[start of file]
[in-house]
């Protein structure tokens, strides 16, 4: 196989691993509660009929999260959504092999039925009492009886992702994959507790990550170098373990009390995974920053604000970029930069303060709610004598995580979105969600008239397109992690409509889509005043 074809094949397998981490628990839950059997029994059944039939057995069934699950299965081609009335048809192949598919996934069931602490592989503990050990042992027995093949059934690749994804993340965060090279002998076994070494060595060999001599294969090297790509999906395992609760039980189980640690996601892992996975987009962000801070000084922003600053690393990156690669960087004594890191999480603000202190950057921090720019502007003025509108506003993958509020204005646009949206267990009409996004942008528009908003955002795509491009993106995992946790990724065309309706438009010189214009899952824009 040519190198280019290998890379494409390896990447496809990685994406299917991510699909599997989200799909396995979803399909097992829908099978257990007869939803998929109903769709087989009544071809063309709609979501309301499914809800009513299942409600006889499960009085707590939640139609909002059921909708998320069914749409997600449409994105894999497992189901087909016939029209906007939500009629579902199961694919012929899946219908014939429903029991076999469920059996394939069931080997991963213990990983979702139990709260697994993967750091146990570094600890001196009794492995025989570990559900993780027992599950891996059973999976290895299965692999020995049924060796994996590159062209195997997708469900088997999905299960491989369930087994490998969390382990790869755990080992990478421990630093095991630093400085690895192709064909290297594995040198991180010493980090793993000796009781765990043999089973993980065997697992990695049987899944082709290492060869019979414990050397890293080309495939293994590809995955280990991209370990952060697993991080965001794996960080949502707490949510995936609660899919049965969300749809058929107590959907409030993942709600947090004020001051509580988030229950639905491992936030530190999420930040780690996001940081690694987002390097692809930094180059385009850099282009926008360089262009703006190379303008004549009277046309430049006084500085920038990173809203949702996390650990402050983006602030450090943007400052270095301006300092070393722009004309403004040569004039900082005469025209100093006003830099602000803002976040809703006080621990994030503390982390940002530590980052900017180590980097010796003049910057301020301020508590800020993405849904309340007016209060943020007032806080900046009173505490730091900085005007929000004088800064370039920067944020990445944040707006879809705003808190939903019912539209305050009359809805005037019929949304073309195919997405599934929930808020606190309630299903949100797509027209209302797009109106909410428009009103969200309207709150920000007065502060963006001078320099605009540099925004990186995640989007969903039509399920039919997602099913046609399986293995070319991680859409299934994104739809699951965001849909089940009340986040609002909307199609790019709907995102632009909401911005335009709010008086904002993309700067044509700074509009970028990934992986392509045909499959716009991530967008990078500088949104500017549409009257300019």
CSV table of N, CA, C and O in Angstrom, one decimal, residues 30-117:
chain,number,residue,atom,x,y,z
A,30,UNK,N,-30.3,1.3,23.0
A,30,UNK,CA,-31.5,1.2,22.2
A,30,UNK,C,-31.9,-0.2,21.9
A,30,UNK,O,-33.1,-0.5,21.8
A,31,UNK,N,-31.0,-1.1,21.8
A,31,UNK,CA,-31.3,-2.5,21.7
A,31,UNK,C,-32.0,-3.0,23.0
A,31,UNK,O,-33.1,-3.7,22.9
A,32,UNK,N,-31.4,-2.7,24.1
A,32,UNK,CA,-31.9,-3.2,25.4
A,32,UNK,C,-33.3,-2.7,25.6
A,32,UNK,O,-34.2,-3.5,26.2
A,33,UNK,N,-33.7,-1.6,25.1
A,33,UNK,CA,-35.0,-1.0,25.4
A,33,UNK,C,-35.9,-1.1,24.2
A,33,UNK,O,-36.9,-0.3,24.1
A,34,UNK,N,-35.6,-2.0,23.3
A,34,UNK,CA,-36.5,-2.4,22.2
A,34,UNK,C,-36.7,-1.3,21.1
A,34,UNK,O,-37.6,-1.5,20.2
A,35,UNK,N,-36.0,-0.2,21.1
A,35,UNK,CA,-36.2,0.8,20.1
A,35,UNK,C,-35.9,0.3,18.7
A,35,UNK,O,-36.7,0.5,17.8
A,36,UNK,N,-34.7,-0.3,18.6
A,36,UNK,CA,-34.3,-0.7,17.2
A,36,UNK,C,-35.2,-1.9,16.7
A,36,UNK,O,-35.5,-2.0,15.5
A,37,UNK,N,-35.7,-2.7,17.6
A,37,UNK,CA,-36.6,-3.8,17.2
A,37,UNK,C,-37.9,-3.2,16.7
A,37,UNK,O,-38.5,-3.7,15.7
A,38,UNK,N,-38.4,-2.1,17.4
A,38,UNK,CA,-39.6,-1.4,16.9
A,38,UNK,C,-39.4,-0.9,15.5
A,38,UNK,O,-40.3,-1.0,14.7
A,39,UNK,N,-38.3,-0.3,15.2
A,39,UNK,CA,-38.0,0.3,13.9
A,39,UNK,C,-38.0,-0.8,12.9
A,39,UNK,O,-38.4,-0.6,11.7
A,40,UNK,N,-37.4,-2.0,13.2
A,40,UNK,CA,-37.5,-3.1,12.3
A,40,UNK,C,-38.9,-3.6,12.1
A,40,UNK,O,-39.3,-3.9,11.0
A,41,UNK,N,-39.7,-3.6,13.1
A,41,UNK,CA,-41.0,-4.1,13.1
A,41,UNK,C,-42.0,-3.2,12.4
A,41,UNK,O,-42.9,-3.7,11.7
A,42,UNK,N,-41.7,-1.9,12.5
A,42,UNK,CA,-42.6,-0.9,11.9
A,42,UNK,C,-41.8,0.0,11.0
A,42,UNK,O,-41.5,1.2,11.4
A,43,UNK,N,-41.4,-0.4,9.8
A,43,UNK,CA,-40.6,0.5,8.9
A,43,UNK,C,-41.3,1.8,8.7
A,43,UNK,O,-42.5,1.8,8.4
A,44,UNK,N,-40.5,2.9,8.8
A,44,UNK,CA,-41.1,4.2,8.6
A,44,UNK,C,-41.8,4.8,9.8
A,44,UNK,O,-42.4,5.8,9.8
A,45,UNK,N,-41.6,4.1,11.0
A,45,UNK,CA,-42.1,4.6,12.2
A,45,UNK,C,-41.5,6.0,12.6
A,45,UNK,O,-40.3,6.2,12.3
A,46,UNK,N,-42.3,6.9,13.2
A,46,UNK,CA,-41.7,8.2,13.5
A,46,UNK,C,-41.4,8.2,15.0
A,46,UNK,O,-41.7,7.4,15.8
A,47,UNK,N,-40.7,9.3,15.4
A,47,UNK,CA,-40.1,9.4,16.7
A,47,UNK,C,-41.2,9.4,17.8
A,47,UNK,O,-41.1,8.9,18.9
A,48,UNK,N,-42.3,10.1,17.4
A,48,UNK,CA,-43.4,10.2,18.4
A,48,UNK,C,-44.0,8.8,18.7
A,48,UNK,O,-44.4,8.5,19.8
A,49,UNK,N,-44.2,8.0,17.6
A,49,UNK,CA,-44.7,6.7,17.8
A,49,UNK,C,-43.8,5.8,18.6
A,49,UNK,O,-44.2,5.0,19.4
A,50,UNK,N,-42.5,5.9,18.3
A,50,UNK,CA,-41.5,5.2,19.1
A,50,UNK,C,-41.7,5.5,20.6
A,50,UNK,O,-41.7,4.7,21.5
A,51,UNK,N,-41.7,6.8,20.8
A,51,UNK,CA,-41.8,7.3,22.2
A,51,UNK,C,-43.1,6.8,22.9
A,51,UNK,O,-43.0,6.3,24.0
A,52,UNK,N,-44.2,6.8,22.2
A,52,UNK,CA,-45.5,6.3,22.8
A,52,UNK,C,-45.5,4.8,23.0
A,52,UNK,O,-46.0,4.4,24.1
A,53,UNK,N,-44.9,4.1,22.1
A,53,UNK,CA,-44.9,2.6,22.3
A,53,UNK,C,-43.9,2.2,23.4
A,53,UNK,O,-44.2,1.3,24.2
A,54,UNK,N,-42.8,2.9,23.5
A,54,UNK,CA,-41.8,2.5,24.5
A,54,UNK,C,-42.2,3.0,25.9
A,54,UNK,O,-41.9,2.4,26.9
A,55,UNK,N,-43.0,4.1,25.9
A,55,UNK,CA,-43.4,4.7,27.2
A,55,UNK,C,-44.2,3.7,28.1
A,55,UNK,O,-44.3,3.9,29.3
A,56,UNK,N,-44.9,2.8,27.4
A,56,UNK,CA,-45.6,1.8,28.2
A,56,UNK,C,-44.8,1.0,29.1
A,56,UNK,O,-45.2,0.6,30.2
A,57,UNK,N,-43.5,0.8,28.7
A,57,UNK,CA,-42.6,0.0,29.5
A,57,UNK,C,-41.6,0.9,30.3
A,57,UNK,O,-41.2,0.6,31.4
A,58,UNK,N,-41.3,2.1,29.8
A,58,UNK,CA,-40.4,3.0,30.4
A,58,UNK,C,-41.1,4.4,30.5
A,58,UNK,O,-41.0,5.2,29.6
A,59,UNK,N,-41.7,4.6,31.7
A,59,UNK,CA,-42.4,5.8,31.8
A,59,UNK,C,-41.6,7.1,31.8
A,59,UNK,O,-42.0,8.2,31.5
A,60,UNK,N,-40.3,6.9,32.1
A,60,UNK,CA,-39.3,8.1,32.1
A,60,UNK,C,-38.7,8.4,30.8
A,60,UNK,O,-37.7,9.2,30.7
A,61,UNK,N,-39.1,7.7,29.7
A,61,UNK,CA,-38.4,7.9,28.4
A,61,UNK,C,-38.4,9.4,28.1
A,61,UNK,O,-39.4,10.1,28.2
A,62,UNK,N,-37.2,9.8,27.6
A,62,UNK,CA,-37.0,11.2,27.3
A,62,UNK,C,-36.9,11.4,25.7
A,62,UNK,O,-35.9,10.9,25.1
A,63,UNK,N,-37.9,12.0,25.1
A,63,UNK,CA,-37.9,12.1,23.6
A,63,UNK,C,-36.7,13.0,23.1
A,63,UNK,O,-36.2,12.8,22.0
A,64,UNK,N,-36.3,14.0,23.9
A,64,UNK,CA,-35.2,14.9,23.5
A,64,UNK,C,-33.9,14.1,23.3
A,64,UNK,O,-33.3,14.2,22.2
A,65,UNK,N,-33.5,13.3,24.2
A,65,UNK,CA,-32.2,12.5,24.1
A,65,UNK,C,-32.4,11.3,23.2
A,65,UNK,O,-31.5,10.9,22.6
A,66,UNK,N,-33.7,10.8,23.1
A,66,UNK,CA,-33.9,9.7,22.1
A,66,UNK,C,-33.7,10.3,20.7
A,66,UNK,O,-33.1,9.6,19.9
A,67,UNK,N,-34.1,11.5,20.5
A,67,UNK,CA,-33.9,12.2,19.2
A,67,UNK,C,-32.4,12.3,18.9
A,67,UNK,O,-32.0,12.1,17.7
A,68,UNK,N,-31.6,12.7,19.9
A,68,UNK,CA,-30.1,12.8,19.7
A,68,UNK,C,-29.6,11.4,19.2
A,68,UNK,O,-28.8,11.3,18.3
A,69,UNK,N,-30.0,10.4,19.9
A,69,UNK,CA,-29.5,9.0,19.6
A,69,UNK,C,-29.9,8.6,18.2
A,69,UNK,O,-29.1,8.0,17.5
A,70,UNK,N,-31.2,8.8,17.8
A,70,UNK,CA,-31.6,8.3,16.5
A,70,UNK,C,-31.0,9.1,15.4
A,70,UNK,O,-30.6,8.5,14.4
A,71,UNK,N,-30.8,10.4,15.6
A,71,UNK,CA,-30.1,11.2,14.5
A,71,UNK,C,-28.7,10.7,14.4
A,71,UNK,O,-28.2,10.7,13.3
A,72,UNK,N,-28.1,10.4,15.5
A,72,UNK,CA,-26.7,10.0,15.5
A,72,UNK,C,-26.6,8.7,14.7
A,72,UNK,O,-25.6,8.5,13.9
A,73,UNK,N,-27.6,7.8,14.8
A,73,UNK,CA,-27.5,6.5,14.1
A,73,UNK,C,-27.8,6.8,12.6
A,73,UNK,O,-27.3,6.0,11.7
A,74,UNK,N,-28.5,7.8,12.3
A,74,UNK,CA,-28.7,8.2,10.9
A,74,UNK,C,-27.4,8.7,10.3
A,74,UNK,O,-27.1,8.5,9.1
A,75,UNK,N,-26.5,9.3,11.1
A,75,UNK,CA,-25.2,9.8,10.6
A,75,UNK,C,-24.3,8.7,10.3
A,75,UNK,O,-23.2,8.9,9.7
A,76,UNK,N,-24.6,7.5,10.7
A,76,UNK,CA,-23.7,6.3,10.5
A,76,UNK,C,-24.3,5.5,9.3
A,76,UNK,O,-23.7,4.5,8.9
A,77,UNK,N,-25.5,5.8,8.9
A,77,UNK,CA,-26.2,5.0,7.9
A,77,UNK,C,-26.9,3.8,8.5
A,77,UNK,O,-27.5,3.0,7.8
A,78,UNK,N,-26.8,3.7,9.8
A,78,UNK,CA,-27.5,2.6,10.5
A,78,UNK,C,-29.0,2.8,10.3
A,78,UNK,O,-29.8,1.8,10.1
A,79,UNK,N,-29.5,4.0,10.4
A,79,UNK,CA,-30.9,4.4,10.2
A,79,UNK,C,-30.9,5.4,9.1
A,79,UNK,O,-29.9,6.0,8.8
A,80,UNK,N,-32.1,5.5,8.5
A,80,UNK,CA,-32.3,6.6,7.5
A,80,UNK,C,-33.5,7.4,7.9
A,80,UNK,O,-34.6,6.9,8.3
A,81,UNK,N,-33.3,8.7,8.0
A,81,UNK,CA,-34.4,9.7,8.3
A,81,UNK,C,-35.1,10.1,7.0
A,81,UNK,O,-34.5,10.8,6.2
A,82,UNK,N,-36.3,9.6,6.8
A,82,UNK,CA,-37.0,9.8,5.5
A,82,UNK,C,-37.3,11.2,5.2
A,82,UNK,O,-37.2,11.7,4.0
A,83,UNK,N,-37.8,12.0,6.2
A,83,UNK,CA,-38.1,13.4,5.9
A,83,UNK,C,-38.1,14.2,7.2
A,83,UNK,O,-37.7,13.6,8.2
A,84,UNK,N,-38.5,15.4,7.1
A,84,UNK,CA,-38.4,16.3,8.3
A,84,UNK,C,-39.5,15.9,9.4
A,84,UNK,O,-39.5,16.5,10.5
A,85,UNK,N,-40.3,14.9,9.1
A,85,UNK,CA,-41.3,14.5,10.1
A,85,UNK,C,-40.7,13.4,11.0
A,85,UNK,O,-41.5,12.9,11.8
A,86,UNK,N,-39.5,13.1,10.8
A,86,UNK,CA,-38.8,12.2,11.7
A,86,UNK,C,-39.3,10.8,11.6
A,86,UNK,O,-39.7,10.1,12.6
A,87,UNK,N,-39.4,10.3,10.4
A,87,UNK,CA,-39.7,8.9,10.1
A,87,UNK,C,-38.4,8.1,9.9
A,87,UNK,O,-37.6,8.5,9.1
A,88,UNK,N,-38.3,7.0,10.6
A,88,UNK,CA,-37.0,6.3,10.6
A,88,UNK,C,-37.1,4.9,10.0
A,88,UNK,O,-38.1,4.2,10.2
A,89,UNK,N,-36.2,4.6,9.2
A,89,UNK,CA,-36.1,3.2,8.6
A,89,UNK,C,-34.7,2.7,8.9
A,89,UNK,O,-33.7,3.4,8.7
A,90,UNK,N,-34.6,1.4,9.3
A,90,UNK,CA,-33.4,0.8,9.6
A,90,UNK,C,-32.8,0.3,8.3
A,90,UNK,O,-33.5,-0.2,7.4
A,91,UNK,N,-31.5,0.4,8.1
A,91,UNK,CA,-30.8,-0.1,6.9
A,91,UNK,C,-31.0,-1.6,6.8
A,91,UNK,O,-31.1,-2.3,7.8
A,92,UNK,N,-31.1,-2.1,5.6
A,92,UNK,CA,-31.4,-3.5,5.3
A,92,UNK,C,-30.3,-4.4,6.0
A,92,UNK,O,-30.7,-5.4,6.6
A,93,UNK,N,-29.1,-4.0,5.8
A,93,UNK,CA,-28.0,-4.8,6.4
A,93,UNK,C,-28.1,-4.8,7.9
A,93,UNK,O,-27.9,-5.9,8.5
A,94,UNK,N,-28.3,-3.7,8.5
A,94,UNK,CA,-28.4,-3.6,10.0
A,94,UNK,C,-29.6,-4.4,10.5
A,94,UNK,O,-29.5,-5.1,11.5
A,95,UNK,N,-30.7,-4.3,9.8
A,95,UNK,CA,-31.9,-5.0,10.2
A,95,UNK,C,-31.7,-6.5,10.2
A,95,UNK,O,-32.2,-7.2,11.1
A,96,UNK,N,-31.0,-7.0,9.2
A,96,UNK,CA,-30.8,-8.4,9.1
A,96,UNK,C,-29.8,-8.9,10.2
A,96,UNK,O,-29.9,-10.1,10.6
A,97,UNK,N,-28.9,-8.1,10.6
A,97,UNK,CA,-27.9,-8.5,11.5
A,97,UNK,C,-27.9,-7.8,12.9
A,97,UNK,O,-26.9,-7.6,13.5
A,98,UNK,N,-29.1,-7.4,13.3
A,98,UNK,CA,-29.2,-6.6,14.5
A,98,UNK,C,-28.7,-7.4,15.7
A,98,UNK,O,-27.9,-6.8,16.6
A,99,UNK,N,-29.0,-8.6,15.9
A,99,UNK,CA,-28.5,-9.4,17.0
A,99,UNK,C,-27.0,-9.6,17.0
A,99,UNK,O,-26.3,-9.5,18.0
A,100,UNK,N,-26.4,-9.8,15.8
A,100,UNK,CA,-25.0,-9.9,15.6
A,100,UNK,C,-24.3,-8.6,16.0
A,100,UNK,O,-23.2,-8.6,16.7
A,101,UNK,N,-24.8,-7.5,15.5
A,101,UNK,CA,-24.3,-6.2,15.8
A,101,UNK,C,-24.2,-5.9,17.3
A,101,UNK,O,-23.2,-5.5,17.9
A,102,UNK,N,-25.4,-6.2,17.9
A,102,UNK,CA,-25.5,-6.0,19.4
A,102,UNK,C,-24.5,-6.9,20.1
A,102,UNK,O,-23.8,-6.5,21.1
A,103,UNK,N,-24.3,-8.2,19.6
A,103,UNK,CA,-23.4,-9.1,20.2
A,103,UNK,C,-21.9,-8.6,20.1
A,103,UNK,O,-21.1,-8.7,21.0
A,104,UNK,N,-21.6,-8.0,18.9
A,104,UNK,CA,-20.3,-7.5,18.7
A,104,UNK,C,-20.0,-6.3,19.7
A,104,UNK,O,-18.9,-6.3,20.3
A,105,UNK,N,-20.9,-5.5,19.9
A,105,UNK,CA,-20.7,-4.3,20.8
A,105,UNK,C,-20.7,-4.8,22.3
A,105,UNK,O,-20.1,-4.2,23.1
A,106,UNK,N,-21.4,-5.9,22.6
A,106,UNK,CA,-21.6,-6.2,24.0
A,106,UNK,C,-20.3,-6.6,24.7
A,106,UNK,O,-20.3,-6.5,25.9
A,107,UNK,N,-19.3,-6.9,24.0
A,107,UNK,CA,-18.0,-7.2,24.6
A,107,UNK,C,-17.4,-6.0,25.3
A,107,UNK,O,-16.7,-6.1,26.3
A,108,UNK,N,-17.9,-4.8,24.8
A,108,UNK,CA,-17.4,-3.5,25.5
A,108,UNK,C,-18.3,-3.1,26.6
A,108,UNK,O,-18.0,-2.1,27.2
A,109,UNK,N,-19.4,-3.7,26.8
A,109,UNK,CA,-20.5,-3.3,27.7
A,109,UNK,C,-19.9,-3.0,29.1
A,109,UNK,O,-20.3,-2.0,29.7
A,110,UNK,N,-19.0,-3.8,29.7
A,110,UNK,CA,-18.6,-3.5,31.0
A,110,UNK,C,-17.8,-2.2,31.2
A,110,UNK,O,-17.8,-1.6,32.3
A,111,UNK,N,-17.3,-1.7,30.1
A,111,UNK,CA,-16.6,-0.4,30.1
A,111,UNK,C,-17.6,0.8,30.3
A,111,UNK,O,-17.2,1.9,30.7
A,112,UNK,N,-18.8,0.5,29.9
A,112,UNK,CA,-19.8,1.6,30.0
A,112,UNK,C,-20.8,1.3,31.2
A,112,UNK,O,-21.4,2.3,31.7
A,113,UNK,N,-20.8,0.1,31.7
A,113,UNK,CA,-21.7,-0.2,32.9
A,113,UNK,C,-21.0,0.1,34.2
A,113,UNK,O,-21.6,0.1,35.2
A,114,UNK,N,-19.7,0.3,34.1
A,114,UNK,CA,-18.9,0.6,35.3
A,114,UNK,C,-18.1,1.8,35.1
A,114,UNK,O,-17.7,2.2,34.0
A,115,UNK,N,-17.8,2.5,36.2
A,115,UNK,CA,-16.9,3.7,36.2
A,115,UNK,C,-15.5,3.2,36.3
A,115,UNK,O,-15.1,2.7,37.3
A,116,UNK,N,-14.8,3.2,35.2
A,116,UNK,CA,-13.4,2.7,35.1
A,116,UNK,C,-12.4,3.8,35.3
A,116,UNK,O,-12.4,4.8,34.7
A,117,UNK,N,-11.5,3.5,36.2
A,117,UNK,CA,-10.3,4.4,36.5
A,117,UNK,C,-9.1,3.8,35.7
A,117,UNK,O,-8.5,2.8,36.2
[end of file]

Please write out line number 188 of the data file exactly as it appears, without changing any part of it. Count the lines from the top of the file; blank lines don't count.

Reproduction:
A,75,UNK,O,-23.2,8.9,9.7